This report, the third in a series on Chinese economic activities in the Western Balkans, provides recommendations for U.S. and partner responses to China's growing economic and political influence in the region and a “red flags” checklist to help identify activities that warrant further scrutiny.
China is set to host representatives from 17 Central and Eastern European countries for its latest "17+1" summit on February 9, 2020. What is the significance of this unique regional grouping? This collection of CSIS analysis explains the initiative's development and its significance for the region since its announcement in 2012.
Browse our analysis section for news and articles on topics such as China's Belt and Road Initiative (OBOR), the world's evolving digital infrastructure competition, and the stakes for U.S. policy.
This report assesses Chinese economic activities in the Western Balkans based on open-source data collected by CSIS and identifies key trends and China’s main avenues of influence.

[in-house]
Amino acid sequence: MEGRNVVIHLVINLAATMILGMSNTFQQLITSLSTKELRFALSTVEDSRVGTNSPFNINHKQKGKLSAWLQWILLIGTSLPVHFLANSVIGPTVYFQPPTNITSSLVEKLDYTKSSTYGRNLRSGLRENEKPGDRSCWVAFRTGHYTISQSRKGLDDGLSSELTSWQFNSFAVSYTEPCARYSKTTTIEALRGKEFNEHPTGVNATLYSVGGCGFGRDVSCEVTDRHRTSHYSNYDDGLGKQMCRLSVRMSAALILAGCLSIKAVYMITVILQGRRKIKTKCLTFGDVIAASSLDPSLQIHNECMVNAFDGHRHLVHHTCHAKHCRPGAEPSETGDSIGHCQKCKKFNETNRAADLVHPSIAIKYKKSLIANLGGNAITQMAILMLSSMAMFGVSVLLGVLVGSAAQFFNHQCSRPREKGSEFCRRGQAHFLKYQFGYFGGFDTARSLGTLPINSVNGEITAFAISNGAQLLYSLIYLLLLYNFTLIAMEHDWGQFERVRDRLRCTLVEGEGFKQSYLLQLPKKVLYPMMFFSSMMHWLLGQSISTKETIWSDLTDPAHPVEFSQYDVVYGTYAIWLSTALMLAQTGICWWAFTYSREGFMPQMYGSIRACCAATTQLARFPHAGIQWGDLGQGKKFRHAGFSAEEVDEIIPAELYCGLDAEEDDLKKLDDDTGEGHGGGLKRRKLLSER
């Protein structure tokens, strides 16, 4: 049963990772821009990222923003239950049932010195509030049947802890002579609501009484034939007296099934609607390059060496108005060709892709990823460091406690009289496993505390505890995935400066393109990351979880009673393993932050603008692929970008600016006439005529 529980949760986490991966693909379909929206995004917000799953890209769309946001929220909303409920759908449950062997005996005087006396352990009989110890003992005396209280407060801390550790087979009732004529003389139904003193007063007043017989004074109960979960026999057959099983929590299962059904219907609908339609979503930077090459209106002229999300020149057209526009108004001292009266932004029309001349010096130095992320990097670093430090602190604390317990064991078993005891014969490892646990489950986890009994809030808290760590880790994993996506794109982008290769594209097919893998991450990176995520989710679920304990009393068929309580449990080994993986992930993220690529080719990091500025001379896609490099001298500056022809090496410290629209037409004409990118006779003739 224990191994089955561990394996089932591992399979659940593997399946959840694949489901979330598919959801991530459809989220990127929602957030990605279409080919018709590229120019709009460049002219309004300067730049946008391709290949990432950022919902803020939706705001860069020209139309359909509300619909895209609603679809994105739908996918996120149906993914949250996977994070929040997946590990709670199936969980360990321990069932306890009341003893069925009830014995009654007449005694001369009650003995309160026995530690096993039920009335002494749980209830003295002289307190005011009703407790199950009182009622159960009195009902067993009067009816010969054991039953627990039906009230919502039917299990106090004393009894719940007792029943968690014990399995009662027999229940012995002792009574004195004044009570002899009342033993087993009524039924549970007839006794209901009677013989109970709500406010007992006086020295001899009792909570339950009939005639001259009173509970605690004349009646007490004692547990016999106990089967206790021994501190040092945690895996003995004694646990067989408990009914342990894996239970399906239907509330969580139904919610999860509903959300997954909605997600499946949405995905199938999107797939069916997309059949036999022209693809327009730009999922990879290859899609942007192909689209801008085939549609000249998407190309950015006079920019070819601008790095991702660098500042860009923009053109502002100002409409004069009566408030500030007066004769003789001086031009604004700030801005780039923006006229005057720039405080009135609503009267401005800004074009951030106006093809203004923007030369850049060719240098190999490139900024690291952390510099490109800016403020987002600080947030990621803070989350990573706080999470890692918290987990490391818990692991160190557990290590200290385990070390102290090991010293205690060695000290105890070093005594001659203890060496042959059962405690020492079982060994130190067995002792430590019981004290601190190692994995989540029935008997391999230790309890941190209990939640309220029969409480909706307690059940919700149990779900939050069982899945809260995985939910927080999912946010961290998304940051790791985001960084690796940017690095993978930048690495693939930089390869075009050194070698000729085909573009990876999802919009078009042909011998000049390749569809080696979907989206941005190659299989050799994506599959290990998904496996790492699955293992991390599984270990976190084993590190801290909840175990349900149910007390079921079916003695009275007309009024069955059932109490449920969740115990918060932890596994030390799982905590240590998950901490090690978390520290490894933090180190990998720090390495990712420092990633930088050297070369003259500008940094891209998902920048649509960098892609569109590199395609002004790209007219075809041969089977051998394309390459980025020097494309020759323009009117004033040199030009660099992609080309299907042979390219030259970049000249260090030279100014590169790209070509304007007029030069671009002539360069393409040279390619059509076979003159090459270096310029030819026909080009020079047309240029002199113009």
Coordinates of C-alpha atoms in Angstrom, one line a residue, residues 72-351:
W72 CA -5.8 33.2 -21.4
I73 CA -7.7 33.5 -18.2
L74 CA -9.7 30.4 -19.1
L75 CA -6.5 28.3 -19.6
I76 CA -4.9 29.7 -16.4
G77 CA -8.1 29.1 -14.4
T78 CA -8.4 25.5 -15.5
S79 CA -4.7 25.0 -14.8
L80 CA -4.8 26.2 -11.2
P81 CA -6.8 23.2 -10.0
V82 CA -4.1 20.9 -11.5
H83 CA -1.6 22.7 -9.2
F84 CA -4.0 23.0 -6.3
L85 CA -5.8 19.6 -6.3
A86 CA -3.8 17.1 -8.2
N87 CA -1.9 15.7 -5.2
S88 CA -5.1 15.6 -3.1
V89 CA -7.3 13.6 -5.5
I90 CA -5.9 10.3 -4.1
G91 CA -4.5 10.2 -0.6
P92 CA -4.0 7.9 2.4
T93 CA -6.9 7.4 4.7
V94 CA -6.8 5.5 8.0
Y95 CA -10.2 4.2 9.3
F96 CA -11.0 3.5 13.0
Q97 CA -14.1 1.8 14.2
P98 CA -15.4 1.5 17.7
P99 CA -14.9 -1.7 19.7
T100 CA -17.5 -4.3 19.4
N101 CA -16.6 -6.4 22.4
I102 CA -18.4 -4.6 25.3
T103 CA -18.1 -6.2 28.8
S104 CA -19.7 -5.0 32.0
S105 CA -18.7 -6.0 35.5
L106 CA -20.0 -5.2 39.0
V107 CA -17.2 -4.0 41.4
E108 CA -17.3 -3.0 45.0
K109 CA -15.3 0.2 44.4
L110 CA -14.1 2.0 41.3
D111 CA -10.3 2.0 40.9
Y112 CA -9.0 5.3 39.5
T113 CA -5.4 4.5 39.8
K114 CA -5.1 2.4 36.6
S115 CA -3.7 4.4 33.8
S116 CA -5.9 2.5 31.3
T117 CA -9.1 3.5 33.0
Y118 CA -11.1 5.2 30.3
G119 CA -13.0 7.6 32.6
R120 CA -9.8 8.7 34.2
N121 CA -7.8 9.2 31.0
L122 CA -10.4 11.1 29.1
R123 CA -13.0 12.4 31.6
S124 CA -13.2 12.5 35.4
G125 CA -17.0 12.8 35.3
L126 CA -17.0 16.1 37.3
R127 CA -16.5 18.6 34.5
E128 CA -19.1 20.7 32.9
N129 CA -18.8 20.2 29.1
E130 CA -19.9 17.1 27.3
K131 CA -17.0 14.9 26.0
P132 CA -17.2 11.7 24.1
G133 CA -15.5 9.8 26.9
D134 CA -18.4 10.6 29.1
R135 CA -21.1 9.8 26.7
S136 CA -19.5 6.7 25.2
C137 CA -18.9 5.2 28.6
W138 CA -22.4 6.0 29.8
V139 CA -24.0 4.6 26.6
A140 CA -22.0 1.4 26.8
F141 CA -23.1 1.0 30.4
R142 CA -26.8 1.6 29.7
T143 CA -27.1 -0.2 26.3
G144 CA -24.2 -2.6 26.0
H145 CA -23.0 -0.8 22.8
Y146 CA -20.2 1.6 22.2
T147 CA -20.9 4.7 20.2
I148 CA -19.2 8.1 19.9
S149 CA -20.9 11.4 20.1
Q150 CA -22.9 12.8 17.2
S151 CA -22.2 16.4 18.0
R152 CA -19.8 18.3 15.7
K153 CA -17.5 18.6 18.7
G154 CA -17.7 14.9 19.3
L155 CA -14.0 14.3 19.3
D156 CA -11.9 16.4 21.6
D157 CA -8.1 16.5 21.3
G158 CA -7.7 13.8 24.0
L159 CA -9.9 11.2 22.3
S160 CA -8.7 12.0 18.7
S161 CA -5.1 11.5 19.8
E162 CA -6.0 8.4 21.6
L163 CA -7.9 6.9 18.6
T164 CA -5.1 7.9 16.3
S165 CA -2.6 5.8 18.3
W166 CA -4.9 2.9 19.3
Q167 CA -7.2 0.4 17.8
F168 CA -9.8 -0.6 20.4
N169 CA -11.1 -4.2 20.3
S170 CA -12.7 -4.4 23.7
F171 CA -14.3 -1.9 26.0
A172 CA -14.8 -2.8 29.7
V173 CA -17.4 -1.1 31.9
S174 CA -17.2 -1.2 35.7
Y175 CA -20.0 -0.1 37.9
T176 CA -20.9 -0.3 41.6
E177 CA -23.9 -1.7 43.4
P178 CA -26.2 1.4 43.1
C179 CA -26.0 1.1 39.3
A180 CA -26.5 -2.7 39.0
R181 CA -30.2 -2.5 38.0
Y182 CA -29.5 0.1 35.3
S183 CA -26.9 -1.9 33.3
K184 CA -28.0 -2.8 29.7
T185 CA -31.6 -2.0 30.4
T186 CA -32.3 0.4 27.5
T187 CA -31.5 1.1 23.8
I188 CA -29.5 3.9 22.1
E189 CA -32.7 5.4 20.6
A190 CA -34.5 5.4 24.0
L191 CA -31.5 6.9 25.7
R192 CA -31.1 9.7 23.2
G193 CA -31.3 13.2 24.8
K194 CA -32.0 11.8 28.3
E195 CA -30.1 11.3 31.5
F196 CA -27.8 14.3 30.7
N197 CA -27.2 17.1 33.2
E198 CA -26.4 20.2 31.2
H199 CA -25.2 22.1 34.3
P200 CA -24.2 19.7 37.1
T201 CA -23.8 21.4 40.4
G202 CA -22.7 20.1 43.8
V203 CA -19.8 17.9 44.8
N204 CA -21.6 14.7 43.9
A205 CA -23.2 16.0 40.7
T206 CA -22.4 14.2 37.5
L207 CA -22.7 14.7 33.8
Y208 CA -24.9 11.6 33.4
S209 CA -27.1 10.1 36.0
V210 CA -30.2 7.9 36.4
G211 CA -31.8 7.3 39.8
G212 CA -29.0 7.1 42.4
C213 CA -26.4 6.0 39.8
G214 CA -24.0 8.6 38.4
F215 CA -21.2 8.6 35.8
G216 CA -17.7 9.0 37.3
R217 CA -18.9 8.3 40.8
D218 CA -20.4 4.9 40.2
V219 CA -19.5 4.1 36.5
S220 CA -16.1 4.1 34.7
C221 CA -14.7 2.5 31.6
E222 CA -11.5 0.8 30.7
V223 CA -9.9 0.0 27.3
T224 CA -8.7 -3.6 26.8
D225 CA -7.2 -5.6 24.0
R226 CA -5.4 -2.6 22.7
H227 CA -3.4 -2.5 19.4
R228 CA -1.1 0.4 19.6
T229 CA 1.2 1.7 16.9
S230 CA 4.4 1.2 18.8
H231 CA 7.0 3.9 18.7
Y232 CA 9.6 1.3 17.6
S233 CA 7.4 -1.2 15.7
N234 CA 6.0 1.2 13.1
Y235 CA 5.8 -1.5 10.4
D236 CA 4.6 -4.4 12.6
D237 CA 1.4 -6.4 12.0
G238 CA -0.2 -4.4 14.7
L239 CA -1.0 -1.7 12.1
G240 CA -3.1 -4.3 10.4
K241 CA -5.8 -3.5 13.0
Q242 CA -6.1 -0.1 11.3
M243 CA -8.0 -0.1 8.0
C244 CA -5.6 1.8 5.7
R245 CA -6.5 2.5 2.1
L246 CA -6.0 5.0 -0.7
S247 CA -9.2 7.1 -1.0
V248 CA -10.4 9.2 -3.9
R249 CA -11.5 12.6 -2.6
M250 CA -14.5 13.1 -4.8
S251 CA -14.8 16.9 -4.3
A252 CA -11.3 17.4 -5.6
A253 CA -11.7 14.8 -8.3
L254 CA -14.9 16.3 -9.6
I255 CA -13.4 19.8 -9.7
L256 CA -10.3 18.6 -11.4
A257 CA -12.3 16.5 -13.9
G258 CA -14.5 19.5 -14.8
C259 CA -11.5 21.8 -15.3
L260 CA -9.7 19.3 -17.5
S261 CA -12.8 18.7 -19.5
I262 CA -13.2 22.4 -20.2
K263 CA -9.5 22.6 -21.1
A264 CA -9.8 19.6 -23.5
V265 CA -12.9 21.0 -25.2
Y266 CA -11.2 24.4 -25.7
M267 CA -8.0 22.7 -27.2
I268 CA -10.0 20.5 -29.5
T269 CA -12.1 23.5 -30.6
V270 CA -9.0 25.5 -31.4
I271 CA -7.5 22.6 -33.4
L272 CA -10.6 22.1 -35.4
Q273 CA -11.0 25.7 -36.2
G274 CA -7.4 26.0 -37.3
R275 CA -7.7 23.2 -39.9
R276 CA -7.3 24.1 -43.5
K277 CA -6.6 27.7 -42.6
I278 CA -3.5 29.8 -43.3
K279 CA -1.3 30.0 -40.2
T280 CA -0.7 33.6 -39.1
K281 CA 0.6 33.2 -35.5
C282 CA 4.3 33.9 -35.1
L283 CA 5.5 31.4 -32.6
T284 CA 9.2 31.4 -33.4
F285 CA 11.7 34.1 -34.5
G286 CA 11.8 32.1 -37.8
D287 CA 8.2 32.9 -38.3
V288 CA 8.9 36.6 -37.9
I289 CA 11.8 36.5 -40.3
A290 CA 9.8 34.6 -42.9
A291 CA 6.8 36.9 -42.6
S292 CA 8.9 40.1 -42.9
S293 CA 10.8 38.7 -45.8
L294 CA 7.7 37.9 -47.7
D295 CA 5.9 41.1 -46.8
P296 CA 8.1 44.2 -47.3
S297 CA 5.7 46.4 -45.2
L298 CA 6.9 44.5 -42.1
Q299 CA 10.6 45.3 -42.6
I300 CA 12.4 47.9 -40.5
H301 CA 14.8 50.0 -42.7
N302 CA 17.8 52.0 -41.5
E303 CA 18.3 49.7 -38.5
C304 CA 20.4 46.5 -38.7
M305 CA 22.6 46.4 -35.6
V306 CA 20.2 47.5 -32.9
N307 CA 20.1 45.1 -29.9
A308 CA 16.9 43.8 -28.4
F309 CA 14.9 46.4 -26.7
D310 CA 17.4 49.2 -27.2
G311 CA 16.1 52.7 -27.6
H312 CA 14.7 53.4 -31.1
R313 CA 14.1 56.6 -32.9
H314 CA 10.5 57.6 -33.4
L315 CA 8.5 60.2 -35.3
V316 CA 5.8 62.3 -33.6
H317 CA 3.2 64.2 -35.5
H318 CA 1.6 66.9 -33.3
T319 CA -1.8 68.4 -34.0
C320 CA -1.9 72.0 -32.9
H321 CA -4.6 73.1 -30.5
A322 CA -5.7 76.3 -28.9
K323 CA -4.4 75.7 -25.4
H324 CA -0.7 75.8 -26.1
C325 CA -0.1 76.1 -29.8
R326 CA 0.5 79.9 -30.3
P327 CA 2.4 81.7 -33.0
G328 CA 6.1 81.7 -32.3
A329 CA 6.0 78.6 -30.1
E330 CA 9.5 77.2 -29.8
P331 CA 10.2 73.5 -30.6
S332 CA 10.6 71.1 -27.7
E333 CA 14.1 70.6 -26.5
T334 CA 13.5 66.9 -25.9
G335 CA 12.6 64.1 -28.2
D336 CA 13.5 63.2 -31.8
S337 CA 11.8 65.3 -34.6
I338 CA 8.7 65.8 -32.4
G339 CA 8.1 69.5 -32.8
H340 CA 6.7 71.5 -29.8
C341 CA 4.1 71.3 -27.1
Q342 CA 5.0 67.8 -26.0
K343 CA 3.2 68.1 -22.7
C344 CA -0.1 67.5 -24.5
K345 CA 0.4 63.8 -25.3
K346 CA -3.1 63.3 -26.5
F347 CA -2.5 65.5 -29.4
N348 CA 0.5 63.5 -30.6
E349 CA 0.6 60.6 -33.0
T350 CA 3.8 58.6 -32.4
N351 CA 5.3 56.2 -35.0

The European Commission has become increasingly critical of various Chinese investments within the EU, fueling an ongoing debate within Europe about investment screening. While the EU released a framework for foreign investment screening implicitly aimed at China in November 2018, the debate has exposed cross-cutting divisions within Europe. Looking ahead to 2019, we should not expect a clear resolution anytime soon.
"China has lavished investment pledges on Balkan states as it prepares for a summit with 16 EU countries and aspiring members, stoking fears in Brussels and influential national capitals of an effort to divide the bloc" reports the Financial Times, citing data collected in collaboration with the CSIS Reconnecting Asia Project.
The political damage Chinese investment in the CEE has created for the EU is already visible in its inability to act cohesively vis-à-vis China on trademark foreign policy issues, namely upholding the international rule of law and protecting human rights.
Chinese investments in Central and Eastern Europe are raising concerns about transparency and accountability, but for now, the risks are relatively manageable given the modest scope of investment.